Over the objections of defense lawyers, and despite his own misgivings, a Wyandotte County judge said Wednesday he must allow private attorneys to assist in the prosecution of a man charged with killing two sheriff’s deputies.
Antoine Fielder, 30, is charged with capital murder in the fatal shooting last June of Wyandotte County deputies Theresa King and Patrick Rohrer as they were escorting him back to jail after a court hearing in a robbery case.
Under Kansas law, crime victims can pay for lawyers to assist prosecutors as “associate attorneys,” and the families of Rohrer and King have hired married law partners Tom Bath and Tricia Bath.
Because Fielder faces a possible death sentence, he is being represented by attorneys from the Kansas Death Penalty Defense Unit, who objected to what they termed “interference” in the case.
They argued that the Kansas law that allows the hiring of private attorneys to assist in criminal prosecutions has never been used in a death penalty case.
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They said it raises “novel constitutional, statutory and ethical issues.”
“Counsel for Mr. Fielder is not aware of any direct authority addressing the constitutionality of private prosecutions in obtaining sentences of death,” the defense said in court documents.
In their written response to the defense objections, the Baths noted that the Kansas Supreme Court has upheld the idea of crime victims hiring private attorneys in numerous cases.
And while it has never been used in a capital case, there is nothing in the law that excludes it.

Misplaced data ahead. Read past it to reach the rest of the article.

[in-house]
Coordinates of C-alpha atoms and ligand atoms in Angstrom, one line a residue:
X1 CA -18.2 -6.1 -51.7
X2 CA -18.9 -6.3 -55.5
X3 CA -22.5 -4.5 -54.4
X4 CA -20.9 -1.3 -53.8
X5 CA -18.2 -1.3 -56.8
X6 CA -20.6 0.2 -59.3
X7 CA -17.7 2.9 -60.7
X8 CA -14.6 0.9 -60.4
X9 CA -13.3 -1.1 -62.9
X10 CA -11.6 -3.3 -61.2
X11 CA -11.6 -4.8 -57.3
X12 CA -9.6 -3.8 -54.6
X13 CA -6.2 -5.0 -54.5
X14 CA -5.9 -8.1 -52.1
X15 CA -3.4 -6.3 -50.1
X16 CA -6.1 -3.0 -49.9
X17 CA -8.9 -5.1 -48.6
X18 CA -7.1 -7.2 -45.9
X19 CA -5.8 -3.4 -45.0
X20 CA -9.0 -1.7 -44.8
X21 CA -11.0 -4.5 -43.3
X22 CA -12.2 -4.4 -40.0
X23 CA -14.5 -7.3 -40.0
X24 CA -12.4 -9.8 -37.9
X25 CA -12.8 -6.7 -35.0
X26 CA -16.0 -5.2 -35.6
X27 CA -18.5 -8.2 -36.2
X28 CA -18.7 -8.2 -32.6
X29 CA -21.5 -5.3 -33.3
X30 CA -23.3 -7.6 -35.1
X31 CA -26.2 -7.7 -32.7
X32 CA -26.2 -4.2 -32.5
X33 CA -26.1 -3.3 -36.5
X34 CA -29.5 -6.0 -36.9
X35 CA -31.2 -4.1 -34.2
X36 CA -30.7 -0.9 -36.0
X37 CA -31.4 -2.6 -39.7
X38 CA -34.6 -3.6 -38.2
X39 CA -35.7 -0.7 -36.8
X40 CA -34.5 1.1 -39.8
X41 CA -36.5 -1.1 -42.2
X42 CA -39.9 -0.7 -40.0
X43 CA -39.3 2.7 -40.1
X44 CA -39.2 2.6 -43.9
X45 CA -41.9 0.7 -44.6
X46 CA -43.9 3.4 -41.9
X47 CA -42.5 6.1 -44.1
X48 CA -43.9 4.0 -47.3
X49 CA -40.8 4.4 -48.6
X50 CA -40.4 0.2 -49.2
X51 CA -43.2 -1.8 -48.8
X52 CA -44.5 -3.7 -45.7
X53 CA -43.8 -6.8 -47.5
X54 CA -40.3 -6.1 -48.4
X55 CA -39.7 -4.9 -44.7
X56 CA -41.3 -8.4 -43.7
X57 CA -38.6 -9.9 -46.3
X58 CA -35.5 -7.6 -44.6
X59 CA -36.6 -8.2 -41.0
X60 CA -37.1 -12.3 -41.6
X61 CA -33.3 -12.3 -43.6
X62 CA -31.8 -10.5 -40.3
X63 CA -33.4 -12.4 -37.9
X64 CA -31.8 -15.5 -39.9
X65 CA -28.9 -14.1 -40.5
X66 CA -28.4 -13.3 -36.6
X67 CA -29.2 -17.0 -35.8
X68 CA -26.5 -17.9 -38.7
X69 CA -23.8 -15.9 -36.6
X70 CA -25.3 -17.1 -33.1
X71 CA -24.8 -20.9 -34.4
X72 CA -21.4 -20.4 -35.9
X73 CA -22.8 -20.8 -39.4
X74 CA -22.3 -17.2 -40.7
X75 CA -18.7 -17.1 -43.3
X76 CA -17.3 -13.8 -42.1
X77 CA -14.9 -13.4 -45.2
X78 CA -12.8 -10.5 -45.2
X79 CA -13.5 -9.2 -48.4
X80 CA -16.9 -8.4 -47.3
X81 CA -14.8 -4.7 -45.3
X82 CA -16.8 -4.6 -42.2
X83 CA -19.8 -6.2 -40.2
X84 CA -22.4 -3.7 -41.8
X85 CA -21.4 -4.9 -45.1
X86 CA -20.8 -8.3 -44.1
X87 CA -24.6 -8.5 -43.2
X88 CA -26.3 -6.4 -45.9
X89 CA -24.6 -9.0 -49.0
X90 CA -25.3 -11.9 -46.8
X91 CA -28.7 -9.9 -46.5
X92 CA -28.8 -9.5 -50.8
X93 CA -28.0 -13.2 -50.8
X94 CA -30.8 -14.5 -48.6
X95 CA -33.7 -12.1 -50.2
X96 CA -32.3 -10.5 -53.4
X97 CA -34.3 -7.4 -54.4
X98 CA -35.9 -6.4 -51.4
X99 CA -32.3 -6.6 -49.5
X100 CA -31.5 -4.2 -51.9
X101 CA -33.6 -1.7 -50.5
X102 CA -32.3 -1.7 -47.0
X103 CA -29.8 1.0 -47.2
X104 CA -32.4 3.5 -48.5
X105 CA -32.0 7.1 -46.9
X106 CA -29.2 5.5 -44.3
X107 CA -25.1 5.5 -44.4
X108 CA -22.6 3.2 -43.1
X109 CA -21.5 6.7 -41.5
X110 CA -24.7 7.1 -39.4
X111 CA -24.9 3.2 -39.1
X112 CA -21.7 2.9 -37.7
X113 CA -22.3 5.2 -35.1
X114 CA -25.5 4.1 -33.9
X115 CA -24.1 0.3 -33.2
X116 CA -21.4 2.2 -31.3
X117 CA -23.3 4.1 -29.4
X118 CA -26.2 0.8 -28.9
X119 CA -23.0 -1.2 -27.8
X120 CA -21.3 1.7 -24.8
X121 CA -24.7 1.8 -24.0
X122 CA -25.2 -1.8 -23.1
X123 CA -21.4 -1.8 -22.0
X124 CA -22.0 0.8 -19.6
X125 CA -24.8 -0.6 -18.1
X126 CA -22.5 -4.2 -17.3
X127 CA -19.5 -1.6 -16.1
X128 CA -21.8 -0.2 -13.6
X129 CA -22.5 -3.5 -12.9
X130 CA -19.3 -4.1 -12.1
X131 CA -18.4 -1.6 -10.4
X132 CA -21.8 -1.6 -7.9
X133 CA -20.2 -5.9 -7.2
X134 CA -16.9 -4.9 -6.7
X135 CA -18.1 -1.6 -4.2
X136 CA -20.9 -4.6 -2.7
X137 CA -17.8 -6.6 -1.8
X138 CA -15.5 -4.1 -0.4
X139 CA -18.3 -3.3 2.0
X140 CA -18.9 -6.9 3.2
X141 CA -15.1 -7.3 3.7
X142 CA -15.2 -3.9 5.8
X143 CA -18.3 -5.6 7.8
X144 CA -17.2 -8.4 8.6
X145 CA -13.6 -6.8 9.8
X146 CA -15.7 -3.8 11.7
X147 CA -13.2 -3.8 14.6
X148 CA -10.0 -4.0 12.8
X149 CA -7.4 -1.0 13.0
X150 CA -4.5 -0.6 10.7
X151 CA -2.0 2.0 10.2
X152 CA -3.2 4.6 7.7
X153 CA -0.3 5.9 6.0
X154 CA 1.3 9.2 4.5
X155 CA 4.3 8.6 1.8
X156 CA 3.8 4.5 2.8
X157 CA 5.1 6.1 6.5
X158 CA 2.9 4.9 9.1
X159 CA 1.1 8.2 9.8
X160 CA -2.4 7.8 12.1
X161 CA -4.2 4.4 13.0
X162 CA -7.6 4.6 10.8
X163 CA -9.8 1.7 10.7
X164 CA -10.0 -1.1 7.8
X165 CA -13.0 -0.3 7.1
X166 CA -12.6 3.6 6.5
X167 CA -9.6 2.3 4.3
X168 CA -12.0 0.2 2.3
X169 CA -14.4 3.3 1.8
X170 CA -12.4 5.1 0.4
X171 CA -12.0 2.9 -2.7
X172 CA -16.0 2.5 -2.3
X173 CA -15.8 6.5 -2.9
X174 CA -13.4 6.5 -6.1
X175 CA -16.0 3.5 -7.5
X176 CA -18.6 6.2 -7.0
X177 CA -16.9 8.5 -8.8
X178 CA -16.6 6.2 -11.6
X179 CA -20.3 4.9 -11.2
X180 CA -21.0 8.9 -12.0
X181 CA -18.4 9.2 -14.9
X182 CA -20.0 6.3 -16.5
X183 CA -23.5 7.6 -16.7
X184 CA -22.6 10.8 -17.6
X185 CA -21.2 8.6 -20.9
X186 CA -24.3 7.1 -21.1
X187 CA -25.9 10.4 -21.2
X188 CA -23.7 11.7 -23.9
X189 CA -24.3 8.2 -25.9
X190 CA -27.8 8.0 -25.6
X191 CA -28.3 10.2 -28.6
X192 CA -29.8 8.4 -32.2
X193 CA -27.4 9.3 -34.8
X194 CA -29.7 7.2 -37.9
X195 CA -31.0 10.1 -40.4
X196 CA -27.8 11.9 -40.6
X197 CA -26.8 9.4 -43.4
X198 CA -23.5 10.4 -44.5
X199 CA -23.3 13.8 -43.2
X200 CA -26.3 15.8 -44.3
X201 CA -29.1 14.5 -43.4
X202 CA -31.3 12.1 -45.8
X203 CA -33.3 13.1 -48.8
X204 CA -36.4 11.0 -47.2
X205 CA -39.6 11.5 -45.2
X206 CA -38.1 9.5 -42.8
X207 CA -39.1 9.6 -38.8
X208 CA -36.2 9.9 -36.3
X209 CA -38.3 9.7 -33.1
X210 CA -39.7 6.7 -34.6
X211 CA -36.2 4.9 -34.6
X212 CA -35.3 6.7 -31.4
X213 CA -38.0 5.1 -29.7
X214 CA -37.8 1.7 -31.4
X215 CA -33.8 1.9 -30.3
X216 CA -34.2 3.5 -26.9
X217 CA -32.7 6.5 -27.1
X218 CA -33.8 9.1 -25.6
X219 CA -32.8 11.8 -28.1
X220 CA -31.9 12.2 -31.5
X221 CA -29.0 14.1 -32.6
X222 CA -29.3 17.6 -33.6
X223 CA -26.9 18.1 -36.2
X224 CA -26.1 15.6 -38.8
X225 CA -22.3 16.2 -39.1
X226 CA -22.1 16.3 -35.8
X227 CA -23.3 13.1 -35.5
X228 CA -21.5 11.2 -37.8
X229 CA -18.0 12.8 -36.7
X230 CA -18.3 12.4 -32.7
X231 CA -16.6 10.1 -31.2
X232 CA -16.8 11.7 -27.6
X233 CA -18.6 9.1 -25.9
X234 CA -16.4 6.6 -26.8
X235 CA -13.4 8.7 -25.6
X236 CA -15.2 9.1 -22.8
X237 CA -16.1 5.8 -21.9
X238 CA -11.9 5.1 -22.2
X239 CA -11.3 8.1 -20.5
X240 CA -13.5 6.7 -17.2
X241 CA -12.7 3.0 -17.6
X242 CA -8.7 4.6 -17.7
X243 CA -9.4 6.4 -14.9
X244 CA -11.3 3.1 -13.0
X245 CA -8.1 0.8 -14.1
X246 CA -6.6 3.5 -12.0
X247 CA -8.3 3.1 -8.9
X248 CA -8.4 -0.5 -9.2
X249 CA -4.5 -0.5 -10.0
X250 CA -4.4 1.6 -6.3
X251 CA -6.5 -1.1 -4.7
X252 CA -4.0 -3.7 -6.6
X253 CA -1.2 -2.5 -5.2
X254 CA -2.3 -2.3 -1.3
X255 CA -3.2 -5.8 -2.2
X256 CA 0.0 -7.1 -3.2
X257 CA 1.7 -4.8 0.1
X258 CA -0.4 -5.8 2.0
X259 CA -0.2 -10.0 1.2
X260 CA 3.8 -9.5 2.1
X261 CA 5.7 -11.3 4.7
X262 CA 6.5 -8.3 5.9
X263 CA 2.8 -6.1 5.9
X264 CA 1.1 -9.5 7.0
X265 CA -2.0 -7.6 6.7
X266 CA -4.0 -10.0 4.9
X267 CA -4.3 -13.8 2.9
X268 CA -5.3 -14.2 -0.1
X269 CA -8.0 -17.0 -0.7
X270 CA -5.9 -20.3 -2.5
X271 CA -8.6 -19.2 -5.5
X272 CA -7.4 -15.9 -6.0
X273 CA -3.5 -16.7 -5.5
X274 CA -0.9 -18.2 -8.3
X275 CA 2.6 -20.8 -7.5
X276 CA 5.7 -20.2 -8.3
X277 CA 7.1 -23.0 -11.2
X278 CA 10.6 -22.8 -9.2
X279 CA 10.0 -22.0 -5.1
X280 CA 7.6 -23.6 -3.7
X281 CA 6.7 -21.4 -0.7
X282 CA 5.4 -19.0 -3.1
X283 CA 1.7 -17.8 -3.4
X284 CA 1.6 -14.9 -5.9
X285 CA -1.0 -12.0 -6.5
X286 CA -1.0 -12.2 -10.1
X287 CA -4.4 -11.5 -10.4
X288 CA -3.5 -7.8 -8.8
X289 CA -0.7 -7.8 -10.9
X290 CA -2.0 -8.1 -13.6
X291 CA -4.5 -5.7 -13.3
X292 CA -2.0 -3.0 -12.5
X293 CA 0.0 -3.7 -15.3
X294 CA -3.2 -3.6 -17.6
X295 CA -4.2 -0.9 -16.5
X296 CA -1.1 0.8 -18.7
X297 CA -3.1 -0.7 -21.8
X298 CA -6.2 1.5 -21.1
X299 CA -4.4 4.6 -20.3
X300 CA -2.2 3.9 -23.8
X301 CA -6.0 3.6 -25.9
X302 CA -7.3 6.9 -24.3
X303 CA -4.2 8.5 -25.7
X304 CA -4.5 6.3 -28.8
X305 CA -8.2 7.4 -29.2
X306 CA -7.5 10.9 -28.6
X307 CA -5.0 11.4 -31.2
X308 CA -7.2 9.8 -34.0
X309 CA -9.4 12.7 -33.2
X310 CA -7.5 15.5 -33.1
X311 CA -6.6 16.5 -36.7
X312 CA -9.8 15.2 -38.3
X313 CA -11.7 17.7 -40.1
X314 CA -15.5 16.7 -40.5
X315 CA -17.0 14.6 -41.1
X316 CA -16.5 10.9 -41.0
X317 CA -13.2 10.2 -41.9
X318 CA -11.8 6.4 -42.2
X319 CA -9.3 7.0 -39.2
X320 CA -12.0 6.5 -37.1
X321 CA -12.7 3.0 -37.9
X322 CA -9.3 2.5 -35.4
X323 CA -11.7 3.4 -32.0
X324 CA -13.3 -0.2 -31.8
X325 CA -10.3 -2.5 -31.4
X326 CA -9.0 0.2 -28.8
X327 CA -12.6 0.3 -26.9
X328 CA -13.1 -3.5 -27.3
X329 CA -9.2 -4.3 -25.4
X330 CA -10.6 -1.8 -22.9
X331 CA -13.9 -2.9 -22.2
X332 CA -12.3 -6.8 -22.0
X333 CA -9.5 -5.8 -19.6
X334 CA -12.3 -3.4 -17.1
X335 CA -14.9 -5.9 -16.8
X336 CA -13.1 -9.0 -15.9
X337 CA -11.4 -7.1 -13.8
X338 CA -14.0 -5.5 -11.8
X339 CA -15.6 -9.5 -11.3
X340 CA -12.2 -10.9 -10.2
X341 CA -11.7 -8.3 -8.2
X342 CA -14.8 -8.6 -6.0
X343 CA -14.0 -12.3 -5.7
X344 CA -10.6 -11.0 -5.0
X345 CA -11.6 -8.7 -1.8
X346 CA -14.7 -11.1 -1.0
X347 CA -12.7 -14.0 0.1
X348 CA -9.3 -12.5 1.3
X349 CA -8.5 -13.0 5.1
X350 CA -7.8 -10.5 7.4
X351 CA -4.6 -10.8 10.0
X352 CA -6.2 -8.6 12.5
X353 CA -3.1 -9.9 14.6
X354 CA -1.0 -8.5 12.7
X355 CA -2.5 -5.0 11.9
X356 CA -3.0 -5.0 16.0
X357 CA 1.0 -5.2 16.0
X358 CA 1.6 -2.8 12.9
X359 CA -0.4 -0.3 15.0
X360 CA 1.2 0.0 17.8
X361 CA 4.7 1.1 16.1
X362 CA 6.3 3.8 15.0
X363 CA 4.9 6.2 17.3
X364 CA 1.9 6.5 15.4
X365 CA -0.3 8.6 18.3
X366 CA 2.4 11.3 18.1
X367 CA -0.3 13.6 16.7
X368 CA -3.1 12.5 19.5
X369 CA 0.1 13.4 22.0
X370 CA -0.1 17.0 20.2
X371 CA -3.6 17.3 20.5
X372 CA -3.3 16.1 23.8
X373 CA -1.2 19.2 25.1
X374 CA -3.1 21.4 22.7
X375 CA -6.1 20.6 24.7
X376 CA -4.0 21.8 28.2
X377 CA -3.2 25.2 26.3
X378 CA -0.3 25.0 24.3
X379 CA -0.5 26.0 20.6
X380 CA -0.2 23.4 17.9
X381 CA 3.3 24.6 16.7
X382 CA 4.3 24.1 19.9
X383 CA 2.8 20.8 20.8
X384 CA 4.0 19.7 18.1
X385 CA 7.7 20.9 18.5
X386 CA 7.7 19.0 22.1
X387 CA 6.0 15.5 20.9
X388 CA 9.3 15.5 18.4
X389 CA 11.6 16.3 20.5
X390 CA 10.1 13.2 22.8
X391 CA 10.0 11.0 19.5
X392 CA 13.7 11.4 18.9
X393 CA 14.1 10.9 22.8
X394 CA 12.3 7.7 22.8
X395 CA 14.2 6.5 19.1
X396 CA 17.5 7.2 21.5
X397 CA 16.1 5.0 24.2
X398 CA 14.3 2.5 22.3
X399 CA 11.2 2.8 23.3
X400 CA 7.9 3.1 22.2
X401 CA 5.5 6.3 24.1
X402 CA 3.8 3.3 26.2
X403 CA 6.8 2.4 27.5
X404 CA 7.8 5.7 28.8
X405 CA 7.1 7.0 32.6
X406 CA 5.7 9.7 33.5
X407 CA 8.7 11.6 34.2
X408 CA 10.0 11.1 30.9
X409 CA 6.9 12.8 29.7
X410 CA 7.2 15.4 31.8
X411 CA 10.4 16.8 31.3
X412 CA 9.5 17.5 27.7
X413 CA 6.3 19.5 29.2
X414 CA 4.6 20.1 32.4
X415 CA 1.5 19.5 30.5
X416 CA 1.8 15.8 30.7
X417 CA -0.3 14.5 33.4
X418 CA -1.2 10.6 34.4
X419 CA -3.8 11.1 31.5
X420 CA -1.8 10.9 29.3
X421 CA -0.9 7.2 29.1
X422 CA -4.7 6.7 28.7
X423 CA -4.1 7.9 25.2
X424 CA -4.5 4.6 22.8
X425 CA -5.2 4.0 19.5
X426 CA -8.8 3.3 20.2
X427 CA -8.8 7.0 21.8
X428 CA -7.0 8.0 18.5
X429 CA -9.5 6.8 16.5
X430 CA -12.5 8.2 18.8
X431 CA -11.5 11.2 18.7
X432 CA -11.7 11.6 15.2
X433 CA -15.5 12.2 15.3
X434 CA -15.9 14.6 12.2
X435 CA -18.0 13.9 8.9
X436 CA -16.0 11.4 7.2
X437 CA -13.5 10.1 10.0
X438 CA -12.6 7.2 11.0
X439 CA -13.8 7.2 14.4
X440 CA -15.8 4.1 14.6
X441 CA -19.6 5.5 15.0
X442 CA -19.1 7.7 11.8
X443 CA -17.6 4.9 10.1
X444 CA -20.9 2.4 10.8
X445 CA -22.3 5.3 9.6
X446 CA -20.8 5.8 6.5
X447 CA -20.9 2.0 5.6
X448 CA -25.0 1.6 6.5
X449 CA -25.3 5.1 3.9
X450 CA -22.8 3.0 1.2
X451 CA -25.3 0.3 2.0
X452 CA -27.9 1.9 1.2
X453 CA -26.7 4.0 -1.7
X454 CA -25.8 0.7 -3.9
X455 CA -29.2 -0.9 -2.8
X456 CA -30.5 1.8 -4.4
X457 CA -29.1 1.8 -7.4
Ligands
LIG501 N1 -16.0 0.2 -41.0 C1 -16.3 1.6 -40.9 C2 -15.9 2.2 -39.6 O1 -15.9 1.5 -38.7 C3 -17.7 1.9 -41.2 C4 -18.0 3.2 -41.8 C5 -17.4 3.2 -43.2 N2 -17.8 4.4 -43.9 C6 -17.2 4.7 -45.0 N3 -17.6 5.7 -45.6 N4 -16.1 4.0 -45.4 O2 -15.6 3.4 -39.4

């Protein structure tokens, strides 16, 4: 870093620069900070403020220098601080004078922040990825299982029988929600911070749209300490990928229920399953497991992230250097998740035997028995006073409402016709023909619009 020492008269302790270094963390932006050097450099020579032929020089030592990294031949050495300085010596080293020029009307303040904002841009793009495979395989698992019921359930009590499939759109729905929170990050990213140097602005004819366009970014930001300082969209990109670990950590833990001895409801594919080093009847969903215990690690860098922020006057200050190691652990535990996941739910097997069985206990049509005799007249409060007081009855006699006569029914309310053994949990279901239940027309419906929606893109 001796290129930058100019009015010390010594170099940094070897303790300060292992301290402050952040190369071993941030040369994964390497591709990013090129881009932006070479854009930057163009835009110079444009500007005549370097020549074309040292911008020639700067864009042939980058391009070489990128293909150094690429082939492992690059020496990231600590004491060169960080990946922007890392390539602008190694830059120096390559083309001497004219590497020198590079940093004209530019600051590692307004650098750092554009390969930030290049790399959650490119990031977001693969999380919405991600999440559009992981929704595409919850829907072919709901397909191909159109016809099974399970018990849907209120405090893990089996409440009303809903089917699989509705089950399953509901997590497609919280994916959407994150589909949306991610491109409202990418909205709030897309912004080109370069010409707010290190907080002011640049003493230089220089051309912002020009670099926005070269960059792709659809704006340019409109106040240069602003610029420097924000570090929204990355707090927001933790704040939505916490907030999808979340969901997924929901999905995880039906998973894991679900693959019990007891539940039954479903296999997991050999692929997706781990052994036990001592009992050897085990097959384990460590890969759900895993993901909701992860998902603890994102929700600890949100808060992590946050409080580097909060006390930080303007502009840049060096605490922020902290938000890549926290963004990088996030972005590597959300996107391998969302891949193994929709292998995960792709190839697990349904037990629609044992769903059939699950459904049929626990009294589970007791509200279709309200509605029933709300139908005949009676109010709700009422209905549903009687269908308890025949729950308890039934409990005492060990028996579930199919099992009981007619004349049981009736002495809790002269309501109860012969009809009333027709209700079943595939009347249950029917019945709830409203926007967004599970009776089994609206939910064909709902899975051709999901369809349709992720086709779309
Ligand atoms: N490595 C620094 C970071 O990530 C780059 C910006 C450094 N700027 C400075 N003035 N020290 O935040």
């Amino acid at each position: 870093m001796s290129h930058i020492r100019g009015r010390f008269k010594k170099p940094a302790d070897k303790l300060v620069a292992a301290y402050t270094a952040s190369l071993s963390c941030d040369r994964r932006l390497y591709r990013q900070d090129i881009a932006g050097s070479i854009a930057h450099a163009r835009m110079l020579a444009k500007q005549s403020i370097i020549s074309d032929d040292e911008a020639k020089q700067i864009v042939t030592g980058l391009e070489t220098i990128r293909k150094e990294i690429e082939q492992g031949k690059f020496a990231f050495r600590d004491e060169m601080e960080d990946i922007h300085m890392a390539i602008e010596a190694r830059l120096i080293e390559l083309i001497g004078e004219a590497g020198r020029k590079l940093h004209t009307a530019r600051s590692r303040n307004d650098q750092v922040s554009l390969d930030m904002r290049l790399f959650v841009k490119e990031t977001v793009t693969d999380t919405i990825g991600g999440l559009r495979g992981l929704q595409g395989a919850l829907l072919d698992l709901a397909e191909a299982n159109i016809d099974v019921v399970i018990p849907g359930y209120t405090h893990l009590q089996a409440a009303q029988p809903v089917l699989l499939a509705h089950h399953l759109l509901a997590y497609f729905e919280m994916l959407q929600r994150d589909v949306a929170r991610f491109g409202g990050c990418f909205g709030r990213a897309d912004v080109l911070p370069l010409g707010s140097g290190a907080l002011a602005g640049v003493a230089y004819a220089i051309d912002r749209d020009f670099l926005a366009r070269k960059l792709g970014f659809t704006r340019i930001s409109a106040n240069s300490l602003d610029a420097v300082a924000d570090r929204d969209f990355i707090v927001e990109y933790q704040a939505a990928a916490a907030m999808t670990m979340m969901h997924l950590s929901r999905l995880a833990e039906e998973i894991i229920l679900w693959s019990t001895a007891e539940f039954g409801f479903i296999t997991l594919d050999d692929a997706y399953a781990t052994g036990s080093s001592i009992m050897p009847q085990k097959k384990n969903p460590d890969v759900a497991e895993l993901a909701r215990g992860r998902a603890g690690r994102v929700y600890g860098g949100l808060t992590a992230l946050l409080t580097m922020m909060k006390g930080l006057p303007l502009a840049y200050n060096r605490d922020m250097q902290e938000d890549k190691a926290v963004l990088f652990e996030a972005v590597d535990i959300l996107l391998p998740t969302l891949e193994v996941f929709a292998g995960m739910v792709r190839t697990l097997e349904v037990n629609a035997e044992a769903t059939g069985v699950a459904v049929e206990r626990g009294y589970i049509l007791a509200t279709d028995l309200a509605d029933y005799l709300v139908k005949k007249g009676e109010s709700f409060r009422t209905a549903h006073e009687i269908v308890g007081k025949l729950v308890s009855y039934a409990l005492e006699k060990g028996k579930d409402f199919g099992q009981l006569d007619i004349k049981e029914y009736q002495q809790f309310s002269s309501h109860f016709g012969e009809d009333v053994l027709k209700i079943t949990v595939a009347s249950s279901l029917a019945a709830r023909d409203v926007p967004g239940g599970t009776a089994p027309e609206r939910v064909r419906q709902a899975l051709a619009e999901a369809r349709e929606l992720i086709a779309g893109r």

At a court hearing Wednesday, defense attorney Jeff Dazey noted that the law has been on the books in Kansas since the early 20th century, “long before the modern era of the death penalty.”
A spokesman for Wyandotte County District Attorney Mark Dupree said he had met with the Baths before they entered the case and had no objection to their participation.
At Wednesday’s hearing, Tricia Bath said they would be operating under the direction of Dupree’s office.
She noted that both she and Tom Bath have represented defendants in death penalty cases and are familiar with the rules and ethical requirements for attorneys in death penalty cases.
“The law is clear,” she argued. “We get to be here and the victims get to have an official representative here.”
District Judge Bill Klapper said that, while he finds the inclusion of private associate prosecutors in the case “inherently problematic,” he is bound by Kansas law that mandates they “shall” be allowed.
The judge did order that the Baths will not have any role in the case until after the Feb. 1 preliminary hearing.